The U.S. Justice Department lawsuit, filed in U.S. District court in Detroit, is a procedural step that may ramp up pressure on Fiat Chrysler and comes amid growing scrutiny of diesels by regulators around the world.
The lawsuit could ultimately help lead to a settlement, as in an earlier probe of Volkswagen AG that will cost VW up to $25 billion, but which affected a much larger number of vehicles.
VW admitted to intentionally cheating while Fiat Chrysler denies wrongdoing.
It said on Tuesday it was disappointed the Justice Department filed suit and would vigorously defend itself against claims “it engaged in any deliberate scheme to install defeat devices to cheat U.S. emissions tests.”
U.S.-listed Fiat Chrysler shares fell 4.1 percent to close at $10.32 in heavy trading on Tuesday. Shares fell sharply after Reuters first reported the government’s plan to file suit.
The lawsuit also names Fiat Chrysler’s unit VM Motori SpA, which designed the engine in question. Reuters reported last week the Justice Department and EPA have obtained internal emails and other documents written in Italian that look at engine development and emissions issues that raise significant questions. The investigation has scrutinized VM Motori.
The suit said VM employees from Italy worked at Fiat Chrysler’s Michigan headquarters on engine calibration
and air emission issues.
FCA acquired a 50 percent stake in VM Motori in 2010 and the remainder in October 2013.
The lawsuit asserts the Italian-American automaker placed undeclared “defeat devices,” or auxiliary emissions controls, in 2014-2016 Fiat Chrysler diesel vehicles that led to “substantially” higher than allowable levels of nitrogen oxide, or NOx pollution, which is linked to smog formation and respiratory problems.
The lawsuit asks a court to require Fiat Chrysler to fix the vehicles and bar it from selling vehicles with excess emissions as well as unspecified civil penalties. EPA said in January the maximum fine is about $4.6 billion.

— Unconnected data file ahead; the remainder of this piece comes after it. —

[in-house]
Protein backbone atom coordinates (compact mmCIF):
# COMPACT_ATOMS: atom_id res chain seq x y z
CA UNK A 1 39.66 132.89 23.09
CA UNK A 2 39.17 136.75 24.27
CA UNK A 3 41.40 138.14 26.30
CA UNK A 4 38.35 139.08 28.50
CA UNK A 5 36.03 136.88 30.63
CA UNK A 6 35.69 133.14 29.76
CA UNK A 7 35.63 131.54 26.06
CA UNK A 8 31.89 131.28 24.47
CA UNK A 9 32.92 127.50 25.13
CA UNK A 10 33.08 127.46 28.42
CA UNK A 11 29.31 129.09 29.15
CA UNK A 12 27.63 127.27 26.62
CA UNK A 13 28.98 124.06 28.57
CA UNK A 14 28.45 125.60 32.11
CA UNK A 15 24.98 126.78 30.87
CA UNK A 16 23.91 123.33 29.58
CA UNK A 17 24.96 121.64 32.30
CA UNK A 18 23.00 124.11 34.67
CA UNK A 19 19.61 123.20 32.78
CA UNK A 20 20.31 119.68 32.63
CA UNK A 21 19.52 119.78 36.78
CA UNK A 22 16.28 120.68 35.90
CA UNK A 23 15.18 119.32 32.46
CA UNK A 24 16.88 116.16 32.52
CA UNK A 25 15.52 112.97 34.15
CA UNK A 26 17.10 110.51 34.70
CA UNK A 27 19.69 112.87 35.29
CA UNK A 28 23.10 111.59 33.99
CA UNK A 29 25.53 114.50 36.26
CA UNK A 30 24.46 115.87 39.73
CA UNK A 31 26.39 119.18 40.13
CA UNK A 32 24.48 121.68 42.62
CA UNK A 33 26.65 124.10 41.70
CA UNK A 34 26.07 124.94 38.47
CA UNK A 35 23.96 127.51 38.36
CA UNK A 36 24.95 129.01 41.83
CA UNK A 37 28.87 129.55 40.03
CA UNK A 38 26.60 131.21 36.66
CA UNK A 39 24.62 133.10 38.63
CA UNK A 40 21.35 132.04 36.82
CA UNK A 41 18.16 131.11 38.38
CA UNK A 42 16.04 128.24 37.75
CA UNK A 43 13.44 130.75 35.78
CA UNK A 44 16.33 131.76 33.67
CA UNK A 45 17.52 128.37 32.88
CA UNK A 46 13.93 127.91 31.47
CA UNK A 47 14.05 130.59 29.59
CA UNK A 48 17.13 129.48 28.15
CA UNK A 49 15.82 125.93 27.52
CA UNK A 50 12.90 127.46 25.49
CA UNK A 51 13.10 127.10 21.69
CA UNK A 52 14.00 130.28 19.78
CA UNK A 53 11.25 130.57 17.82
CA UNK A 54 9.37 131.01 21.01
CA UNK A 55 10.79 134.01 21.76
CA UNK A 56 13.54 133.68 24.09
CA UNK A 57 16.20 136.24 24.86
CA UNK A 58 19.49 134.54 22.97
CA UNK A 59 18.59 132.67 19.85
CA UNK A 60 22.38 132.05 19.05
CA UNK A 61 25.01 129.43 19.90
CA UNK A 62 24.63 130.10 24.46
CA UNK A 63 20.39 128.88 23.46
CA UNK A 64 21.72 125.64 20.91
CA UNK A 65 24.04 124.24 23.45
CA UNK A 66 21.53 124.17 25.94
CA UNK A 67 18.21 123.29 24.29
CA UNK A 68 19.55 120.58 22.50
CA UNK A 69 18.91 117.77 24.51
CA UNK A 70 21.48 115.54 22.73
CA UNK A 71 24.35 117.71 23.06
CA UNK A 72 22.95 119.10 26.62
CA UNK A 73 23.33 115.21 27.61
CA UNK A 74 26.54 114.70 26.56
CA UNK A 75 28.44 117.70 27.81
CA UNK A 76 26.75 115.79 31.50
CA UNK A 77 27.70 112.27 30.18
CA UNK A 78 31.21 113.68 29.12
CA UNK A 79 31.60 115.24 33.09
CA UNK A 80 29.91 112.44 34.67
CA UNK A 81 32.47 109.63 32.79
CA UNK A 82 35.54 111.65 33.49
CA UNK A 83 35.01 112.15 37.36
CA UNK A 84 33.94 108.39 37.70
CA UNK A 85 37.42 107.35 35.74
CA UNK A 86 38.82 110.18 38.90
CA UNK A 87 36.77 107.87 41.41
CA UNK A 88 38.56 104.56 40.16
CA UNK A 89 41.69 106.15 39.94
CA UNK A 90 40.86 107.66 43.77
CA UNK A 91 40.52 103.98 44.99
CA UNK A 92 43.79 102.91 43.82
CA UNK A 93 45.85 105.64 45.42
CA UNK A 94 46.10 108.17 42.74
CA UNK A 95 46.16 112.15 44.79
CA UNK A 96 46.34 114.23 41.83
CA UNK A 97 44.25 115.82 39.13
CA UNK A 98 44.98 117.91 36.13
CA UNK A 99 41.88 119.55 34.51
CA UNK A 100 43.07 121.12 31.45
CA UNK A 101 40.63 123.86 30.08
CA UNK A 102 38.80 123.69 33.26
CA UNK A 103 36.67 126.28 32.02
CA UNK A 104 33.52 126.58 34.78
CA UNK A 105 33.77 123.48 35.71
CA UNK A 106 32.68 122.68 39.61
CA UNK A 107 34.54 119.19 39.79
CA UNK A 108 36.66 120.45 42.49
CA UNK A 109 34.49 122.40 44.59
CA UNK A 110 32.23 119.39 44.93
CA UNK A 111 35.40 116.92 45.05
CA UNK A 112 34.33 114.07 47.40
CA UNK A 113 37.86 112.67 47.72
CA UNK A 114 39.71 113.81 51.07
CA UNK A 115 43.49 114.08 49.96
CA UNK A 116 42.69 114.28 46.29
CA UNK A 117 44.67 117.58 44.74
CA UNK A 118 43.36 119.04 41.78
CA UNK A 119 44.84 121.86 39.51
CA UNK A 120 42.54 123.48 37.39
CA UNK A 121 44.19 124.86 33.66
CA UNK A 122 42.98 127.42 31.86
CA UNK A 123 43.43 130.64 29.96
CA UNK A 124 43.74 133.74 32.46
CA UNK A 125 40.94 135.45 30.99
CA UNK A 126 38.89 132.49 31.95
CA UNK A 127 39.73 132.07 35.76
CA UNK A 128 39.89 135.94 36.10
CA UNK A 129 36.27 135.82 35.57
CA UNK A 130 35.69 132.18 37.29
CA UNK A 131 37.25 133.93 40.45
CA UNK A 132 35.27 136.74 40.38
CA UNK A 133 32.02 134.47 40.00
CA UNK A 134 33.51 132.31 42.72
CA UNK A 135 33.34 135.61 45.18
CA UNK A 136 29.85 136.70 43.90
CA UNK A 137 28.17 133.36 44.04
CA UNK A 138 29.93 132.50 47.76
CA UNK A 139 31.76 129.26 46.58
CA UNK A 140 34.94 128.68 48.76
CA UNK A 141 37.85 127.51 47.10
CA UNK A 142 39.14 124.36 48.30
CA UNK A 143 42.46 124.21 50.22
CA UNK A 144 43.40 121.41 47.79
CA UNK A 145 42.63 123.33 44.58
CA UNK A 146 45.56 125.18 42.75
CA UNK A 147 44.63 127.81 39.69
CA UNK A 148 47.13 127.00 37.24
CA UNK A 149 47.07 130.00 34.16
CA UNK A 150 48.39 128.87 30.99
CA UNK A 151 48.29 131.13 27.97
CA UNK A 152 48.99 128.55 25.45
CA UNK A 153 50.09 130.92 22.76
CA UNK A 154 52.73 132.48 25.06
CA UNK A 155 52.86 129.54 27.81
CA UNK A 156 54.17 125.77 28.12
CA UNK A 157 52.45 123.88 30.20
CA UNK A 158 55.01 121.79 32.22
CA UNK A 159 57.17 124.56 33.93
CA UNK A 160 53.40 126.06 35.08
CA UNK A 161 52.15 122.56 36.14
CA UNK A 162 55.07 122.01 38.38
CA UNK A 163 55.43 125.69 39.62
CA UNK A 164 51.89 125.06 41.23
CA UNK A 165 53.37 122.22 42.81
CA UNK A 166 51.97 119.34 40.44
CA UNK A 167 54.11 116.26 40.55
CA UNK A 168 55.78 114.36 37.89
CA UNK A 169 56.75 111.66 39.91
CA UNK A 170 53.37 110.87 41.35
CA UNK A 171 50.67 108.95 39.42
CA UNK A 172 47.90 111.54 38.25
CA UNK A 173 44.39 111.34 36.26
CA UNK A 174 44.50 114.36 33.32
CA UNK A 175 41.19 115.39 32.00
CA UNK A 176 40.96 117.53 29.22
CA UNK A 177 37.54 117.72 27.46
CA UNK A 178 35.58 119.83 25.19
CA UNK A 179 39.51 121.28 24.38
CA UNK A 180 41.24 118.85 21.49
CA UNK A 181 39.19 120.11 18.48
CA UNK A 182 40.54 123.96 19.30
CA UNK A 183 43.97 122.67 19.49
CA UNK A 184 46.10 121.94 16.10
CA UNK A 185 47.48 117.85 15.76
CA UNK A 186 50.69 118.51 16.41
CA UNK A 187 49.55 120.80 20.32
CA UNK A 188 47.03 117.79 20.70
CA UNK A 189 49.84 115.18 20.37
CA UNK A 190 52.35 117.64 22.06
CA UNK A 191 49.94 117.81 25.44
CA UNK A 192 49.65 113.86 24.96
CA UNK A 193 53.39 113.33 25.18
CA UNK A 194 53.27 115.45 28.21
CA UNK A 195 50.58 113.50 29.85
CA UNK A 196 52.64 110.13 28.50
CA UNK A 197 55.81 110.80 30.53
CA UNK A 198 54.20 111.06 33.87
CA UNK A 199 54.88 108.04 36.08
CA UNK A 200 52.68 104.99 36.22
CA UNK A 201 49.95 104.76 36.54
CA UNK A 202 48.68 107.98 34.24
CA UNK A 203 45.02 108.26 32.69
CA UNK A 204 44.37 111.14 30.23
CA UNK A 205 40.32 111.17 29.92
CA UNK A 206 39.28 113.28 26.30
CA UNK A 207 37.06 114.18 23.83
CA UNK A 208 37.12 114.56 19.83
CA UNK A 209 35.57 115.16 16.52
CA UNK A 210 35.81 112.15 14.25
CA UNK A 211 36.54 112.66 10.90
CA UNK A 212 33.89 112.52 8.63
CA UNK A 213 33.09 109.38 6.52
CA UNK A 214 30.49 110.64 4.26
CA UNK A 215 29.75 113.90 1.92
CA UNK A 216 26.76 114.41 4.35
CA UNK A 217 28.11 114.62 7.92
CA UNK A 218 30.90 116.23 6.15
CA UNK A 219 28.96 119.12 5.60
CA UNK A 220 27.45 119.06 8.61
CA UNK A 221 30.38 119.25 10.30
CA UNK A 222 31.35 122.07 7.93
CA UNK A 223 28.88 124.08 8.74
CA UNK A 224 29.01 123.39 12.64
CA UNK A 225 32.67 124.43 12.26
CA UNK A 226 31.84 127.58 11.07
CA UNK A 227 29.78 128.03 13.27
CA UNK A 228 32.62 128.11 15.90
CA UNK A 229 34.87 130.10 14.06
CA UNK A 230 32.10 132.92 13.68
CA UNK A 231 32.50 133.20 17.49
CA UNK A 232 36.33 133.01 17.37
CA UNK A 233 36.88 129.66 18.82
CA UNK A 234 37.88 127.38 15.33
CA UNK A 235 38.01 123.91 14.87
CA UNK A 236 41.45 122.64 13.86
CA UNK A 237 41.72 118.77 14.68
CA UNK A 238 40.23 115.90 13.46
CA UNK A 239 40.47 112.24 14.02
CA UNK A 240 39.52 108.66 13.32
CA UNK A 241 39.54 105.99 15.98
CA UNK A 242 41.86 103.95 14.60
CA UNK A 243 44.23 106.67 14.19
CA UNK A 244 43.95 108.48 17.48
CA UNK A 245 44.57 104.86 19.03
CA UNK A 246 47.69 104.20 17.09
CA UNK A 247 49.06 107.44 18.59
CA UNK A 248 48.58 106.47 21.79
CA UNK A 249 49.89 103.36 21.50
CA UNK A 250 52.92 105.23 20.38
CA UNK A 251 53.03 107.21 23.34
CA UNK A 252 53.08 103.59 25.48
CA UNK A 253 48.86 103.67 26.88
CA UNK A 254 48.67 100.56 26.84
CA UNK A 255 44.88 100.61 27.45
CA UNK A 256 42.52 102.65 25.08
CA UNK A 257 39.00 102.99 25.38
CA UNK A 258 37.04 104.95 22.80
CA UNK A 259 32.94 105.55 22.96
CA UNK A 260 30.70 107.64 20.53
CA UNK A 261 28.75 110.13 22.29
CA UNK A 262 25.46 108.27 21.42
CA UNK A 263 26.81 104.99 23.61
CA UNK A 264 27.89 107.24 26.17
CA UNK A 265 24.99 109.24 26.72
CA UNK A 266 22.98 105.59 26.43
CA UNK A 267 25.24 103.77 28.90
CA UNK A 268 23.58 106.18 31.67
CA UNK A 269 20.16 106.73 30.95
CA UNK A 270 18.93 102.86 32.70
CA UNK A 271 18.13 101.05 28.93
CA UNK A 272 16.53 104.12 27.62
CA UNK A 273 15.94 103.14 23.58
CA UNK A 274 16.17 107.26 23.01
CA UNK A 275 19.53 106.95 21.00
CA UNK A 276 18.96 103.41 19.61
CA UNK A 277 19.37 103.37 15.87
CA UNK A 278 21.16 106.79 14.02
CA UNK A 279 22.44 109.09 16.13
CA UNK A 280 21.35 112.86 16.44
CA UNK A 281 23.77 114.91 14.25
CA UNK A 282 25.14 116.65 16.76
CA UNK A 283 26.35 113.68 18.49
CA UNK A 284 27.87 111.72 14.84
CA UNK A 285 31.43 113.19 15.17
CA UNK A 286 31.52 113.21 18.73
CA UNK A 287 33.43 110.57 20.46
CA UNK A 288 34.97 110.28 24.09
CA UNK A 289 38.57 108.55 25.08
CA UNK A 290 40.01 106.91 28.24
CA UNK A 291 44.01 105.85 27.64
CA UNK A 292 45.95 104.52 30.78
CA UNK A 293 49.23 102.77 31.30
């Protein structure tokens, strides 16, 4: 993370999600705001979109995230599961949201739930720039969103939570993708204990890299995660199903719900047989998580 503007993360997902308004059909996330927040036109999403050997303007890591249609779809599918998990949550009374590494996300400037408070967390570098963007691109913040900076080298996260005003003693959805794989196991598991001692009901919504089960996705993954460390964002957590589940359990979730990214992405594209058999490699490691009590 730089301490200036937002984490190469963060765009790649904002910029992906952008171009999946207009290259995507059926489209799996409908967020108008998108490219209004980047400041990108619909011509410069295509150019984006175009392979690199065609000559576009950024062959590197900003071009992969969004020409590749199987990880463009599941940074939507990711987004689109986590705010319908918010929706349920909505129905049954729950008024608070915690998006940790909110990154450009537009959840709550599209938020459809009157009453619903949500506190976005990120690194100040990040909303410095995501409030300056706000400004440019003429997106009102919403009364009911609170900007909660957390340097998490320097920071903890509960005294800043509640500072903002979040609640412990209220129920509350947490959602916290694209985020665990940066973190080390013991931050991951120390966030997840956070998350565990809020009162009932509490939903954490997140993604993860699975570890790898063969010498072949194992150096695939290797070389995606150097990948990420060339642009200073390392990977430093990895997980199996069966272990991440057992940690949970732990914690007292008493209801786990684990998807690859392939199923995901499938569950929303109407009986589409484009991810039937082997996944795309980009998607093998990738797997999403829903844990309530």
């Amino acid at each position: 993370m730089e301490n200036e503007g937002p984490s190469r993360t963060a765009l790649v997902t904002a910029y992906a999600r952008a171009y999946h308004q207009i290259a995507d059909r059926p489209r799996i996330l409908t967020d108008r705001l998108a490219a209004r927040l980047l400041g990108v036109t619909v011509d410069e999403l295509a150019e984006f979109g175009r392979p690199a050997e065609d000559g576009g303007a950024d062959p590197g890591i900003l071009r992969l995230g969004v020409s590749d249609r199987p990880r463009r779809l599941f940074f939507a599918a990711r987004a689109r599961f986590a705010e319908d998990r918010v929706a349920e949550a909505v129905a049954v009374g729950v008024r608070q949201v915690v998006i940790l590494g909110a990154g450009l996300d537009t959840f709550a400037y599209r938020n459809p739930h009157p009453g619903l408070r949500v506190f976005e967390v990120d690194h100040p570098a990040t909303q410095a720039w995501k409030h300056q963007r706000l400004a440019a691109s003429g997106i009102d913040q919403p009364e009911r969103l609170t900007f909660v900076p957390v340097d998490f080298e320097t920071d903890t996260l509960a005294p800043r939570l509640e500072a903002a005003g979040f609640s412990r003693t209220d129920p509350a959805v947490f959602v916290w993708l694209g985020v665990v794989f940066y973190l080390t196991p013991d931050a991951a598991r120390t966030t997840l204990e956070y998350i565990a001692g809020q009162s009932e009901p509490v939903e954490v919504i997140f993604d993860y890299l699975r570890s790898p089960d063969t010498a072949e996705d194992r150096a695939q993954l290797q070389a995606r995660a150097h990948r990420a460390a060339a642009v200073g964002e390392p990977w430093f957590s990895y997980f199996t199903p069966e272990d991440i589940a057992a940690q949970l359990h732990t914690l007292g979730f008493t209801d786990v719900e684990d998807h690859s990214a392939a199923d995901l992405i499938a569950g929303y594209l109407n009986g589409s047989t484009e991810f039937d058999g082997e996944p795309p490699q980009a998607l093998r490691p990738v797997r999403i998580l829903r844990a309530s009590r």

Fiat Chrysler faces a separate criminal investigation on the same emissions issue by the Justice Department and probes by the U.S. Securities and Exchange Commission and many U.S. states.
In January, EPA and California accused Fiat Chrysler of illegally using undisclosed software to allow excess diesel emissions in 104,000 U.S. 2014-2016 Jeep Grand Cherokees and Dodge Ram 1500 trucks.
The company plans to update software which it expects will resolve the concerns of U.S. regulators about excess emissions in those vehicles.
The January notice was the result of regulators’ investigation of rival Volkswagen, which prompted the government to review emissions from all other passenger diesel vehicles.
Volkswagen admitted in September 2015 to installing secret software allowing its cars to emit up to 40 times legal pollution levels.
In total, VW has agreed to spend up to $25 billion in the United States to address claims from owners, environmental regulators, states and dealers and offered to buy back about 500,000 polluting U.S. vehicles.
Fiat Chrysler has applied for certification to sell 2017 diesel models from U.S. and California regulators and said it was in talks to win approval for a software update to address regulators’ concerns about emissions in vehicles on the road.
U.S. Judge Edward Chen in San Francisco set a Wednesday hearing on a series of lawsuits filed by owners of vehicles and some dealers against Fiat Chrysler. The Justice Department has asked its suit be transferred to the same court.
A “defeat device” is any motor vehicle hardware, software, or design that interferes with or disables emissions controls under real-world driving conditions, even if the vehicle passes formal emissions testing.
Automakers around the world are facing diesel scrutiny.
German prosecutors searched Daimler AG sites on Tuesday as part of a diesel fraud probe.
Earlier this month, Daimler dropped plans to seek U.S. approval to sell 2017 Mercedes-Benz diesel models.
Environmentalists say the case shows regulators must hold automakers accountable. “Fiat Chrysler joins the long list of automakers who have put our clean air and health of our families in the backseat by cheating on emissions tests,” Sierra Club Executive Director Michael Brune said in a statement.